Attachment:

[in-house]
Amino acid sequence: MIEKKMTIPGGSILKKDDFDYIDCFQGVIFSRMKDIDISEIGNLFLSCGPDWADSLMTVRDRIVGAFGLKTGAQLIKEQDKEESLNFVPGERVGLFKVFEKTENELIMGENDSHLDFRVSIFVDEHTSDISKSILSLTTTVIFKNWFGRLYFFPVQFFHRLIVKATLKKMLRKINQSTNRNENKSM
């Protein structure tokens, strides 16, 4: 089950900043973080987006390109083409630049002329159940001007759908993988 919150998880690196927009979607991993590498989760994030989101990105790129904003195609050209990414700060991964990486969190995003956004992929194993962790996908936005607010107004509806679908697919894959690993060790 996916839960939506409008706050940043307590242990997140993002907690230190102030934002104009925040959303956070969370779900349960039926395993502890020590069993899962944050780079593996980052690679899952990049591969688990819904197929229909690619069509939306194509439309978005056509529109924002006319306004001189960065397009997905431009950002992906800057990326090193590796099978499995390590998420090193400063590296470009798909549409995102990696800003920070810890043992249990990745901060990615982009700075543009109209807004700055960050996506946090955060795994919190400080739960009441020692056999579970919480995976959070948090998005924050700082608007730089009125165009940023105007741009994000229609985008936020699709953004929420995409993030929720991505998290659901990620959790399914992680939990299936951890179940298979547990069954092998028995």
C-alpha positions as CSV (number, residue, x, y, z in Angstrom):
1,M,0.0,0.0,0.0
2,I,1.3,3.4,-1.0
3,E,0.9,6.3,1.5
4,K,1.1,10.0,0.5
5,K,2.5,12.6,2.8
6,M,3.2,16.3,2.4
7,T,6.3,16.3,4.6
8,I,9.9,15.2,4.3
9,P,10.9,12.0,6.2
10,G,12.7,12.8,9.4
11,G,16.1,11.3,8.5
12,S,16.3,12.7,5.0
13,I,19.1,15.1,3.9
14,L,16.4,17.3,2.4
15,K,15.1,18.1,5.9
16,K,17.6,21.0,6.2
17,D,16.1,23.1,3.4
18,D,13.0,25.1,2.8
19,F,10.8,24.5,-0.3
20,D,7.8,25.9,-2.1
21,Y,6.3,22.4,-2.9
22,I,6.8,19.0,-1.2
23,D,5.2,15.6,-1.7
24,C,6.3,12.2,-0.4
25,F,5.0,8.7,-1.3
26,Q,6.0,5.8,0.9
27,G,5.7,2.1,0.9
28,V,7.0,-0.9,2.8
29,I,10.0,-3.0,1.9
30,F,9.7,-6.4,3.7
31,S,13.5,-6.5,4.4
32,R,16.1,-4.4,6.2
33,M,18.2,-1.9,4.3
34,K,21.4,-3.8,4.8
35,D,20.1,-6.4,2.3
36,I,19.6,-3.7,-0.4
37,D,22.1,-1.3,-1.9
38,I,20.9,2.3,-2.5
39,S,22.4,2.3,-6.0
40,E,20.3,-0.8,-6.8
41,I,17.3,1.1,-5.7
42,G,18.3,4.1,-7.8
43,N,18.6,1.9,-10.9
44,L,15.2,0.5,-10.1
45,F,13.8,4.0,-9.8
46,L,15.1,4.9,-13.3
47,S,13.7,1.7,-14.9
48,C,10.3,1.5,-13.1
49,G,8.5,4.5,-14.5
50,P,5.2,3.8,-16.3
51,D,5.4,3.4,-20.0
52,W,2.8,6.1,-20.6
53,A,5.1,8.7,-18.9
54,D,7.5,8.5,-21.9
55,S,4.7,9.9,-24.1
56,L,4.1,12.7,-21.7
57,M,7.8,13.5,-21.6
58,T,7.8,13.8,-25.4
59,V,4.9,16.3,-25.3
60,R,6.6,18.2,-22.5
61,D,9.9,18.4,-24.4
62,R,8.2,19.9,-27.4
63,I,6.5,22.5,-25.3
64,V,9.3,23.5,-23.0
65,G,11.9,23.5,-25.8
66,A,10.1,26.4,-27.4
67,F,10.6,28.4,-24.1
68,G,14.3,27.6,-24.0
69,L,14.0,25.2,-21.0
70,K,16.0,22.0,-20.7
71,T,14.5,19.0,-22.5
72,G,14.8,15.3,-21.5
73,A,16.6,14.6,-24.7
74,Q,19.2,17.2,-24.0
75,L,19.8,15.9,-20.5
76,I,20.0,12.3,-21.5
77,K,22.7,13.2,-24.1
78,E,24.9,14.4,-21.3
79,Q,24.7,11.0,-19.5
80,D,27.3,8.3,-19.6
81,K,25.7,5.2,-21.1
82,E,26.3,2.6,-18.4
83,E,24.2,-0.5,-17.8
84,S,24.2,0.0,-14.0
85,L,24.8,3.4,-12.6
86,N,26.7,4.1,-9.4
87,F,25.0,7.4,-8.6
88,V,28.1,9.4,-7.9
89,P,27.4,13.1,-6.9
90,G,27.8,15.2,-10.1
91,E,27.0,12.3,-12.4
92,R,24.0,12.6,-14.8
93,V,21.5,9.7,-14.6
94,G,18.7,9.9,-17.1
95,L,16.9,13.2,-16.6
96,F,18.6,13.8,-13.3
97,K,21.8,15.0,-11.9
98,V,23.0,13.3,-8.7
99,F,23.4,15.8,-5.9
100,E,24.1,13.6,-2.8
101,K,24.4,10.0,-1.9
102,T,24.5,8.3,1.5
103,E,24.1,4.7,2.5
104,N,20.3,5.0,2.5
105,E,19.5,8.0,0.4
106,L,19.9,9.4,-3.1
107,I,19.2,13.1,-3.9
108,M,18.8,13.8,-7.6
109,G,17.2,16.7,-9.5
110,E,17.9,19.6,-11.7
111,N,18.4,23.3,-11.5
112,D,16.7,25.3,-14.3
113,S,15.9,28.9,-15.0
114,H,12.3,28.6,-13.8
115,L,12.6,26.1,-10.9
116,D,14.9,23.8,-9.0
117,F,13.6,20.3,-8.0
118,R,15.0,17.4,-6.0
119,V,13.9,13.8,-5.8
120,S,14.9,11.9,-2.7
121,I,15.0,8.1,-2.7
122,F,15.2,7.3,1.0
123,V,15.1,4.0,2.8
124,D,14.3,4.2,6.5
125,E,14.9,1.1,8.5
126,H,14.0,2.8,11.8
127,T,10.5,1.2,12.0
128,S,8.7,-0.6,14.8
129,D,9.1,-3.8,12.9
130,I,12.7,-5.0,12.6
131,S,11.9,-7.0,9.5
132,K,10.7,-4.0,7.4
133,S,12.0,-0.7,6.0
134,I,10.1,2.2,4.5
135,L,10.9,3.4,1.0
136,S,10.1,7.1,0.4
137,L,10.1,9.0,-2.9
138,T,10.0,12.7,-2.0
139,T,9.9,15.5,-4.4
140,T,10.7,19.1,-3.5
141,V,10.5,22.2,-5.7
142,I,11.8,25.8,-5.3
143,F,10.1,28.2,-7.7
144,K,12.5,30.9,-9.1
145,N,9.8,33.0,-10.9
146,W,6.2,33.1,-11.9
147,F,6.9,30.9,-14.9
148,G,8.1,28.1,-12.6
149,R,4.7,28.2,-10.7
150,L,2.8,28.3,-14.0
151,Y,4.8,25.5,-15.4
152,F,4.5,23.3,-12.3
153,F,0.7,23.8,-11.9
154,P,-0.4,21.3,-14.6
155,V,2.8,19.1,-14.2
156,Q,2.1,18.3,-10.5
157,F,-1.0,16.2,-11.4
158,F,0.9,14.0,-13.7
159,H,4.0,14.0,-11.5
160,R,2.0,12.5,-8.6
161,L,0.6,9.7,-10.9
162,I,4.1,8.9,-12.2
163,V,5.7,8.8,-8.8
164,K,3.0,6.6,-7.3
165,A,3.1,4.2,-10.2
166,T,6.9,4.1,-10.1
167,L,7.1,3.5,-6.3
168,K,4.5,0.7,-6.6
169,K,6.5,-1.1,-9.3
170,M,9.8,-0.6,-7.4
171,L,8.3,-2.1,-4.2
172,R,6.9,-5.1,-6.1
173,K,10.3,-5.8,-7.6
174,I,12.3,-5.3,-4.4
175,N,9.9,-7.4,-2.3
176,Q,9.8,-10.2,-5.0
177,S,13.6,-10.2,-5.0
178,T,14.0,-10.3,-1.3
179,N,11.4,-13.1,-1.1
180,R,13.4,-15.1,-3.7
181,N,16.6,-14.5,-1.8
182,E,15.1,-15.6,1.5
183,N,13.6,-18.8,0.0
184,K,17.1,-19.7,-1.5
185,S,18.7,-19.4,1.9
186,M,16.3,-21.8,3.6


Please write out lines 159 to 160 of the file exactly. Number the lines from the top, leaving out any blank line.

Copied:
155,V,2.8,19.1,-14.2
156,Q,2.1,18.3,-10.5